Holocaust museum contest draws hundreds of entries

BY KEREN DOUEK, ASSISTANT EDITOR

This year’s Holocaust Museum and Learning Center Art and Writing Contest received 210 submissions in writing and 90 submissions in art, with entries from across the bistate area, as well as from Indiana, Wisconsin, New York and California.

“The HMLC’s art and writing contest, now in its fourth year, has become one of the museum’s most successful and important programs,” said Rachel Katzman, the chair of the contest, “because it gives our student visitors an opportunity to respond creatively to their visit and their study of the Holocaust. It also allows teachers to develop follow-up projects in the classroom and cause the history and lessons of the Holocaust to resonate beyond the museum visit.”

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Alexia LeClaire, a 12-year-old seventh-grader at Meramec Valley Middle School who won first place in the art category for division one — sixth to eighth grade — for her entry entitled “Illuminated Memories,” said it was “a miracle,” and that she was very surprised to learn she had won. LeClaire’s entry was a stained glass piece with four different scenes from the Holocaust. LeClaire said she has been doing stained glass for several years and has taken a class in it, so she decided to try to create something for the contest, which she learned about from her art teacher.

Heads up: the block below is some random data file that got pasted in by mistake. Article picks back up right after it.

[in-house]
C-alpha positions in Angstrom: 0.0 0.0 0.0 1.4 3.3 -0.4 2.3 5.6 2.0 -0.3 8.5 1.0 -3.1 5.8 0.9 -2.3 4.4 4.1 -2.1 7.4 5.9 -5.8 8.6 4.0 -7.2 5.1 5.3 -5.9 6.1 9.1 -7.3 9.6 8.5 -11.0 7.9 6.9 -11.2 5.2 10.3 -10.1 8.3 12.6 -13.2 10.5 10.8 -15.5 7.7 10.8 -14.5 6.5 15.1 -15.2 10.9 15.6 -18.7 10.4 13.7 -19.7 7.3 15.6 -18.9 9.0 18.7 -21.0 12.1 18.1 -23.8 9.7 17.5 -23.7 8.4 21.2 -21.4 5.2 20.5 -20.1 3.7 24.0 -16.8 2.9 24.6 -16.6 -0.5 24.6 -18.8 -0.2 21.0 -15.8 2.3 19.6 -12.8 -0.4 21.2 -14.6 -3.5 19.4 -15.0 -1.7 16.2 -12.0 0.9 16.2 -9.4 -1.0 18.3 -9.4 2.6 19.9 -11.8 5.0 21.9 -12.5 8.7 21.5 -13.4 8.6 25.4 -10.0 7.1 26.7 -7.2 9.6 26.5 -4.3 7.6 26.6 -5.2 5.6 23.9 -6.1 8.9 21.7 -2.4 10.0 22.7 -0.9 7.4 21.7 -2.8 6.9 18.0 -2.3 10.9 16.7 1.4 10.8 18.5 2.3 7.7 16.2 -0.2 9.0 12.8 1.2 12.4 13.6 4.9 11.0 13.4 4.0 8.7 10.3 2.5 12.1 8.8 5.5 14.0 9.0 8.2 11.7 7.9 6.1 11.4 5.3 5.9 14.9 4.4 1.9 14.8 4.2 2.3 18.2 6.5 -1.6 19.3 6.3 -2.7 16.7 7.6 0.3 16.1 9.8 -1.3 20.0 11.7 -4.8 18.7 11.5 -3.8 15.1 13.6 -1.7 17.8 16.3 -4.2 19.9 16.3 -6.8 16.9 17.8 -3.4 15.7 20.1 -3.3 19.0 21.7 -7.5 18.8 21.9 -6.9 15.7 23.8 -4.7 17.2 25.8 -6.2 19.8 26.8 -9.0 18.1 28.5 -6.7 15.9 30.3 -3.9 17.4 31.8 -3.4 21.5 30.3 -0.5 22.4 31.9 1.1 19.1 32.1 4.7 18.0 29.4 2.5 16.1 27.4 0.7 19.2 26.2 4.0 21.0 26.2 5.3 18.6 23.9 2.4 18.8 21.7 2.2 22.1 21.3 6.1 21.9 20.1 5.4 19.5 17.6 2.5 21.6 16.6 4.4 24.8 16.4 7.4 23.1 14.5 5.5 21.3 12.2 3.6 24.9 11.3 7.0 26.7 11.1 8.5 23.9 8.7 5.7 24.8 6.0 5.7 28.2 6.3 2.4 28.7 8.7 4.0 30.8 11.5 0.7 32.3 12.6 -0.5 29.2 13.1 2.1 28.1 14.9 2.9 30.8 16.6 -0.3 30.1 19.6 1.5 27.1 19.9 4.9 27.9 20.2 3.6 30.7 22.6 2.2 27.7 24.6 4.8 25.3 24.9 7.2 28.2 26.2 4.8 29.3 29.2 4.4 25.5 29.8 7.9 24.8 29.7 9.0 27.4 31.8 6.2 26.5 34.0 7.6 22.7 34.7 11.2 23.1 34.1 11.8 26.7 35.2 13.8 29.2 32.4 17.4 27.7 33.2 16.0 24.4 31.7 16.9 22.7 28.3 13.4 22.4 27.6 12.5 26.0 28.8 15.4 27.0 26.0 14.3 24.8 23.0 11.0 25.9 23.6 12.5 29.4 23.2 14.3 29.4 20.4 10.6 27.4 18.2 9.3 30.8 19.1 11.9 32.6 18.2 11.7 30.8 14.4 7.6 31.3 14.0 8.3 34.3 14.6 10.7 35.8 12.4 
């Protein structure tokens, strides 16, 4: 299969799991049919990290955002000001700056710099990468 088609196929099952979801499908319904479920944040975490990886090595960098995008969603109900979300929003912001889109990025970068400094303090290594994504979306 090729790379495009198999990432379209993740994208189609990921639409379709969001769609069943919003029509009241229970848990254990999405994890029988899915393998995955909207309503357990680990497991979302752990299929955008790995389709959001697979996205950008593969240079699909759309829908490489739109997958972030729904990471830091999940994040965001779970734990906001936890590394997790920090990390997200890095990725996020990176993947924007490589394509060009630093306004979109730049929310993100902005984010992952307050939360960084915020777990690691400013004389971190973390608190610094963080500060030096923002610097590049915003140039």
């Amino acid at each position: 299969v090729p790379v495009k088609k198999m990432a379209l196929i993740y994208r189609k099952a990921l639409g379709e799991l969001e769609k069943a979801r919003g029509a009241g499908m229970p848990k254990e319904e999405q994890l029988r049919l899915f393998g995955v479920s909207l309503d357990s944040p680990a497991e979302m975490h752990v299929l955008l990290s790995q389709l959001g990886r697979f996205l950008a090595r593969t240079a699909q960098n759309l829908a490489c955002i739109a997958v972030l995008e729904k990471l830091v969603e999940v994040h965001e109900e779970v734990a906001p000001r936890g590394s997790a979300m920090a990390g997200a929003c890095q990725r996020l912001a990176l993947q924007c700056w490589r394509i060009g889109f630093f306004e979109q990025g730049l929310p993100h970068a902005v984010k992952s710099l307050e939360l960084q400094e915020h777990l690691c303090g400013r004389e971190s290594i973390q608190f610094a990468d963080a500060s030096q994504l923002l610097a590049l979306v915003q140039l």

Nancy DiFelice, a teacher at Our Lady of Assumption in Beloit, Wis., said her students did not have a choice of whether to enter the contest, and her entire eighth-grade class entered.

“They submitted all kinds of different entries, wrote stories, poems, some students did artwork.”

The eighth grade at Our Lady of Assumption takes a trip to the Holocaust Museum every year, which is how DiFelice knew of the contest.

DiFelice’s student Maureen Monahan entered a narrative poem that won first place in the division one writing contest.

“I asked her what inspired her to do that particular story,” DiFelice said, “and she told me she wanted to write something that wasn’t typical, like a victim in hiding. She wanted to write about the people who were neutral, and that’s why she wrote what she did.”

Emily Kathryn Curry, 17, who is home schooled, won first place for the division two — ninth through 12th grade — art category, with a DVD entry. Curry’s mother, Sharon Curry, said she thought it was a “big project for just the little bit of time we were talking about,” when she learned her daughter planned to create a DVD after hearing of the contest from a friend who knew she liked to do film work.

Emily, who was the writer and the director of the film and did the actual filming, said she was originally going to do a documentary interviewing survivors, “but that didn’t work out, so we decided to do a narrative and dress up as Jews and film it in St. Charles, a historic neighborhood with lots of historic buildings.”